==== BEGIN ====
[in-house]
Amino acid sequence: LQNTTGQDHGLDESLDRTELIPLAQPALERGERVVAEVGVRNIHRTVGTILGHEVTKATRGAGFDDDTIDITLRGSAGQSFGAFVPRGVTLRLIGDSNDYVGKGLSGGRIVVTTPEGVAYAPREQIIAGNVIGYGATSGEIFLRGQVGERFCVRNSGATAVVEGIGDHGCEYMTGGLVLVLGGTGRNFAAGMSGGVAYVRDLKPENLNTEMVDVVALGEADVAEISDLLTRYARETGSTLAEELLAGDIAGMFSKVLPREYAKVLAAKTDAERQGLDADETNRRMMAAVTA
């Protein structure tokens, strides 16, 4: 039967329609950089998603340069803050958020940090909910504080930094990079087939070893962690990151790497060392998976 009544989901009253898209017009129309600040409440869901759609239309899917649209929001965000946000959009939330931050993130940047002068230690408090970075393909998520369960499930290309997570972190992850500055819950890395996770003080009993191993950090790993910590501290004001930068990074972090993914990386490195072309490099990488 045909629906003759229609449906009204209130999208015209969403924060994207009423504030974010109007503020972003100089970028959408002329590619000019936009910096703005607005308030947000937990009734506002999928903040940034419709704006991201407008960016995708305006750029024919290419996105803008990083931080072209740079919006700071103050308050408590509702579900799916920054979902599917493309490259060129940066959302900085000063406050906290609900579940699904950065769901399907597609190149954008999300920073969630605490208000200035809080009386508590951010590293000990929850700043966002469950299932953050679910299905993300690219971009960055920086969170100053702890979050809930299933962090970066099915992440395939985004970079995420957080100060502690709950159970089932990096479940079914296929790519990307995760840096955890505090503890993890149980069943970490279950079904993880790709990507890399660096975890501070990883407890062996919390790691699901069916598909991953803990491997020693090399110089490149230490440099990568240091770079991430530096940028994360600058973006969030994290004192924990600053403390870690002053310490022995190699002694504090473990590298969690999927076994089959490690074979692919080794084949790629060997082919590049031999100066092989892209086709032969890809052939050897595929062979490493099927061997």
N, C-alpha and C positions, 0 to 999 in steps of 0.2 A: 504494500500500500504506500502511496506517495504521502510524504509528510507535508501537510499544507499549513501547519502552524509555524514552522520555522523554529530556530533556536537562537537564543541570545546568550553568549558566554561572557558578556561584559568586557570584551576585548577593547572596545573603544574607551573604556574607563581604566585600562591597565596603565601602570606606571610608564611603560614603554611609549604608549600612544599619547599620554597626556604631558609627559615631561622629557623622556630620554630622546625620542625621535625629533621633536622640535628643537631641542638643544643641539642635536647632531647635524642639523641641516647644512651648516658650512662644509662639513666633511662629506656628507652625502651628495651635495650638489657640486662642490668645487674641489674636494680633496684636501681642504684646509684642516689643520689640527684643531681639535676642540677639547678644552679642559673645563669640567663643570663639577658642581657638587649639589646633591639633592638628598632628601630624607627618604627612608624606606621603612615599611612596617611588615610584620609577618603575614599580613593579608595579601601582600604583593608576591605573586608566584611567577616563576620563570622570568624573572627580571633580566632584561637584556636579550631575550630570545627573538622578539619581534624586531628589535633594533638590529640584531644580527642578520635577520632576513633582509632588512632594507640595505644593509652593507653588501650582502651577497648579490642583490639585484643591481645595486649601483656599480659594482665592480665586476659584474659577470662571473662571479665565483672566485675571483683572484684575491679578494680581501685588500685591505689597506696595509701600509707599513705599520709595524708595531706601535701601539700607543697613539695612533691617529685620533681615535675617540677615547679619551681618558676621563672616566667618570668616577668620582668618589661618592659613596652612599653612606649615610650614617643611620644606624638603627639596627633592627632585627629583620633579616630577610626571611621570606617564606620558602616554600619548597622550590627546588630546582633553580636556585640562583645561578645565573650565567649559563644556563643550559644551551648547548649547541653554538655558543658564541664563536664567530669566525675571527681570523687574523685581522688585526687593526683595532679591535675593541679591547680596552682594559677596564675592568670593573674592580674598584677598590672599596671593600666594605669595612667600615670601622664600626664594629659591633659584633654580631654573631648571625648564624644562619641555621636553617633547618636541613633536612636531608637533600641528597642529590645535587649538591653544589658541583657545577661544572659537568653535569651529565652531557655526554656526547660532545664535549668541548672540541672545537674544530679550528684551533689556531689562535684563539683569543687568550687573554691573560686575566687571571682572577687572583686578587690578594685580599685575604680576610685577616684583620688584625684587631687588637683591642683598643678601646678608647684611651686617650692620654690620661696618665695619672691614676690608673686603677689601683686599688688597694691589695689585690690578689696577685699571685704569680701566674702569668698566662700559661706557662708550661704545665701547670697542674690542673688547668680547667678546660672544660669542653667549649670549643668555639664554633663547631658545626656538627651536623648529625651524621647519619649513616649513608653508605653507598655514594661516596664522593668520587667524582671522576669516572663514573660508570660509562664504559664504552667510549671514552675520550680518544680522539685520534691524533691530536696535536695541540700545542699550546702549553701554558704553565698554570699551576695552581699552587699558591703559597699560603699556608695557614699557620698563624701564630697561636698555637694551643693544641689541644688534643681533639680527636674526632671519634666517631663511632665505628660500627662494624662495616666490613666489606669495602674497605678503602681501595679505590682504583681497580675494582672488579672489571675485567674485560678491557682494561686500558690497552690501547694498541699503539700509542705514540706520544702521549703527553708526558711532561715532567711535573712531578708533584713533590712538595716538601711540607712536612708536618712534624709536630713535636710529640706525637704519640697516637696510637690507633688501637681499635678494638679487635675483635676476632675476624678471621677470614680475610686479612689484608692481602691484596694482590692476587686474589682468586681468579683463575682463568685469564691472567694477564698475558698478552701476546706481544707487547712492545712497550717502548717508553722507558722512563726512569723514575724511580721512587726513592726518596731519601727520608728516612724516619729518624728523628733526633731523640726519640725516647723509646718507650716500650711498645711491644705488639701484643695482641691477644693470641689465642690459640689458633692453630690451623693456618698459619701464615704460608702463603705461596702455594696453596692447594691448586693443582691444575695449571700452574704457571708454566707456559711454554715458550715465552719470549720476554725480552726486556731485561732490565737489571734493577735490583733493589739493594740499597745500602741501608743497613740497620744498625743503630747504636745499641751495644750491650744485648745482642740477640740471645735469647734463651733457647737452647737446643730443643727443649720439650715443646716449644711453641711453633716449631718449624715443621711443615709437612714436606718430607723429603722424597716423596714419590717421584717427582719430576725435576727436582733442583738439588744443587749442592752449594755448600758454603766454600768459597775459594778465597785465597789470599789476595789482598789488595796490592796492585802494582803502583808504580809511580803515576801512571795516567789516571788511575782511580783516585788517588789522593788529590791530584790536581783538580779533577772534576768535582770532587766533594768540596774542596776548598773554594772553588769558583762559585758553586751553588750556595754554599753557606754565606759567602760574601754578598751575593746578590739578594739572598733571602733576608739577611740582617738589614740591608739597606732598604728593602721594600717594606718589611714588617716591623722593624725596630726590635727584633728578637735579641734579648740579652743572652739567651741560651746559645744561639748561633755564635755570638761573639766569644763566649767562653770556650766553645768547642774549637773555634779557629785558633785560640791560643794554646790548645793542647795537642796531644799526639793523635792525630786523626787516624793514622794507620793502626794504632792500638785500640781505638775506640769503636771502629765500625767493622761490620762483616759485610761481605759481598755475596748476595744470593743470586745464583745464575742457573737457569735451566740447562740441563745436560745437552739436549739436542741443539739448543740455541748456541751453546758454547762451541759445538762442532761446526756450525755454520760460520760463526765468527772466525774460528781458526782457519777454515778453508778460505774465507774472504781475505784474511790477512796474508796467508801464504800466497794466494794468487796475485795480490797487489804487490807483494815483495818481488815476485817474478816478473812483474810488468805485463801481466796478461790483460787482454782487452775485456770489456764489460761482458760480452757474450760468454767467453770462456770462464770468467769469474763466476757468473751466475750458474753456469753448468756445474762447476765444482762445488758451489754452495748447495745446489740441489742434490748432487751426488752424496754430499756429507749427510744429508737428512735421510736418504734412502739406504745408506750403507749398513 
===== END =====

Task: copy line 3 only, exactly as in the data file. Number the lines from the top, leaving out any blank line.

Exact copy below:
């Protein structure tokens, strides 16, 4: 039967329609950089998603340069803050958020940090909910504080930094990079087939070893962690990151790497060392998976 009544989901009253898209017009129309600040409440869901759609239309899917649209929001965000946000959009939330931050993130940047002068230690408090970075393909998520369960499930290309997570972190992850500055819950890395996770003080009993191993950090790993910590501290004001930068990074972090993914990386490195072309490099990488 045909629906003759229609449906009204209130999208015209969403924060994207009423504030974010109007503020972003100089970028959408002329590619000019936009910096703005607005308030947000937990009734506002999928903040940034419709704006991201407008960016995708305006750029024919290419996105803008990083931080072209740079919006700071103050308050408590509702579900799916920054979902599917493309490259060129940066959302900085000063406050906290609900579940699904950065769901399907597609190149954008999300920073969630605490208000200035809080009386508590951010590293000990929850700043966002469950299932953050679910299905993300690219971009960055920086969170100053702890979050809930299933962090970066099915992440395939985004970079995420957080100060502690709950159970089932990096479940079914296929790519990307995760840096955890505090503890993890149980069943970490279950079904993880790709990507890399660096975890501070990883407890062996919390790691699901069916598909991953803990491997020693090399110089490149230490440099990568240091770079991430530096940028994360600058973006969030994290004192924990600053403390870690002053310490022995190699002694504090473990590298969690999927076994089959490690074979692919080794084949790629060997082919590049031999100066092989892209086709032969890809052939050897595929062979490493099927061997």